Ok, so basically, I'm trying to think about how i'm gonna set up the pa system my band is going to be buying, we're gonna have 2 15" Yamaha clubv mains which run at 8 ohms. now i think i read somewhere that if you chain 2 speakers together, if they were originally at 8 ohms, they would then run at 4 ohms each? is this true. also, how exactly do you bridge a power amp, and if the power amp is bridged, is it ok to chain the speakers together?
I know that was a little lengthy, but it'd really help me make some final decisons i need to make such as cabling and what power amp i wanna buy. i already have a Yamaha mg16/4 mixer.
It's really simple mathematics and since I am a simple person..... that's the extent of my mathematical capabilities. No really, if your speakers are 8 ohms each and you connect them in parallel, i.e. ganged together, the combined impedance will then be a total of 4 ohms. Most amplifiers produce more power into a 4 ohm load than they do into an 8 ohm load.
Conversely, if your amplifier has a provision for "bridged" output, that will generally allow for twice the total output power, from a single output. If loaded into a pair of 8 ohm speakers that are combined together to create a 4 ohm load (i.e. in parallel), you are talking about maximum transference of power! Generally, amplifiers that can be bridged usually require a single input plugged into the amplifier either left channel or right channel depending on what is specified by the manufacturer but both of your speakers that are connected together in parallel will only connect to the amplifiers output left and right channel RED binding posts. That's right. The black binding posts are not used and you should connect nothing to them. Of course doing that turns your stereo amplifier into a super monaural amplifier. Beautiful for your bass cabinets. Now this could be disastrous if you are connecting 4 speakers together in parallel, which would create a 2 ohm load, a near short! You won't damage the speakers but your amplifier probably won't like you much for doing that, it will completely defeat the purpose of bridging, produce less power than rated and may even sound bad. If you want to do that, don't bridge the amplifier.
Let me know if you have any further questions?
Ms. Remy Ann David
one last thing, say the power amp gives out 450w at 4 ohms, would each of the 2 speakeres that are chained together get 450w, or would it get split between the 2?
The speakers would utilize the full 450 W of the amplifiers output. Provided they are connected together in parallel and you're connecting to the bridged output of the amplifier then yes, the speakers will be receiving 450 watts of clean power.
Of course, if you insisted on stereo, then each speaker at 8 ohms, connected to each channel, would probably deliver 120 watts, to each speaker. Still quite usable. Still quite loud. 6 DB less headroom than the previous afermentioned hookup. Still not shoddy to say the least. Nobody ever really plays their system at a continuous high power rating. What it buys you is greater transient handling capabilities since you'll have more headroom.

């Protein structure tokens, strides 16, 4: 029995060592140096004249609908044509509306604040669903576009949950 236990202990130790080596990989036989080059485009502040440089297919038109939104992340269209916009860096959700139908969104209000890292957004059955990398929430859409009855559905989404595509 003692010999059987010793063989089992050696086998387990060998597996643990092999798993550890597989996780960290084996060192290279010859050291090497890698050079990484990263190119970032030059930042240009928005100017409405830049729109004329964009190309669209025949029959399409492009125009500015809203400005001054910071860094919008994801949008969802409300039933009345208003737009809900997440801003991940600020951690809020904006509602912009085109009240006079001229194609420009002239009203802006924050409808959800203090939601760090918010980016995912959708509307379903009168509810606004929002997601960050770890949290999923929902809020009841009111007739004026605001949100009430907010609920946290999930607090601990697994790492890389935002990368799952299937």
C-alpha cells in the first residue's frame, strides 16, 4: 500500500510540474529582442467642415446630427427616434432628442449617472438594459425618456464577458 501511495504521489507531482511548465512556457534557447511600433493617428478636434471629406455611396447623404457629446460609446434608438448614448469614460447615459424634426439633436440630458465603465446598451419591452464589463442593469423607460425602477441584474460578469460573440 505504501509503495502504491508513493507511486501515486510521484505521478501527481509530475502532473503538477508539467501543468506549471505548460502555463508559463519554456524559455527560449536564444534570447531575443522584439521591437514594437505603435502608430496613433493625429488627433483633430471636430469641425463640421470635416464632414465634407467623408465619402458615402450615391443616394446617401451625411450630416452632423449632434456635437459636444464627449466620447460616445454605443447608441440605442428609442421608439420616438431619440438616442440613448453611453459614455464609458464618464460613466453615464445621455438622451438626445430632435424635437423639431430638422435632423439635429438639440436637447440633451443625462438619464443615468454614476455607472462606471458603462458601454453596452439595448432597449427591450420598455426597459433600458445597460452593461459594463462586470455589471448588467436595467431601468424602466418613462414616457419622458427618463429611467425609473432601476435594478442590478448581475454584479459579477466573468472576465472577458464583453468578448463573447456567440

Ms. Remy Ann David
actually the power amp i'm looking at is QSC's RMX1450, and Yamaha S112V or S115V speakers.
Theoretically, bridging a power amp should increase it's power output by a factor of 4 into a given load impedance - IF the power supply can provide the increased current, the transistors can survive that current and the associated increased heat dissipation.
When you bridge the amp, the L/R channels are driven with inversed polarity; therefore, when one channel is at its maximum positive voltage, the other channel is at its maximum negative voltage. This means that there is twice the output voltage across the load impedance (speaker). Power is V^2/R so, for twice the output voltage the amp should supply 4x the power.
Audio power amplifiers are essentially voltage sources - they should double their power when the load impedance drops in half (e.g. from 8 ohms to 4 ohms). However, just like the bridging issue, the power supply, output transistors and/or the heat dissipation always puts a limit on the amount of current the amp can supply which keeps the amp from doubling its output each time the load impedance drops in half.
dpd wrote: Audio power amplifiers are essentially voltage sources - they should double their power when the load impedance drops in half (e.g. from 8 ohms to 4 ohms).
and this doesn't change for any of the audio sources from Mics and Guitars through to line level and speaker level amps.
in fact some small amplifiers are NOT louder than a Line Amp in that they both may not have much more level than say ... 26dBu
the line level unit may be capable of 26dBm ... load of 600 ohms
Headphone Amp ... load of 40 to 100 ohms
Speaker/Power Amp ... 8 ohms ... . perhaps 4 or 2 ohms.
It is the load that determines the current required.
Then it all comes down to CURRENT available.
The amp doesn't really drive the speaker. The speaker is a load and the load draws the current. If the current is available the Watts will follow.
Current capability usually requires big heavy transformers and lots of capacitance to smooth things at the high currents and FAT wires internally and output devices capable of carrying current and probably some heat to go with it.
The newer digital amps are a little different in that they have more in common with a lighting dimmer than they do, an old school analog power amp.
A couple of links that should help you, anyone out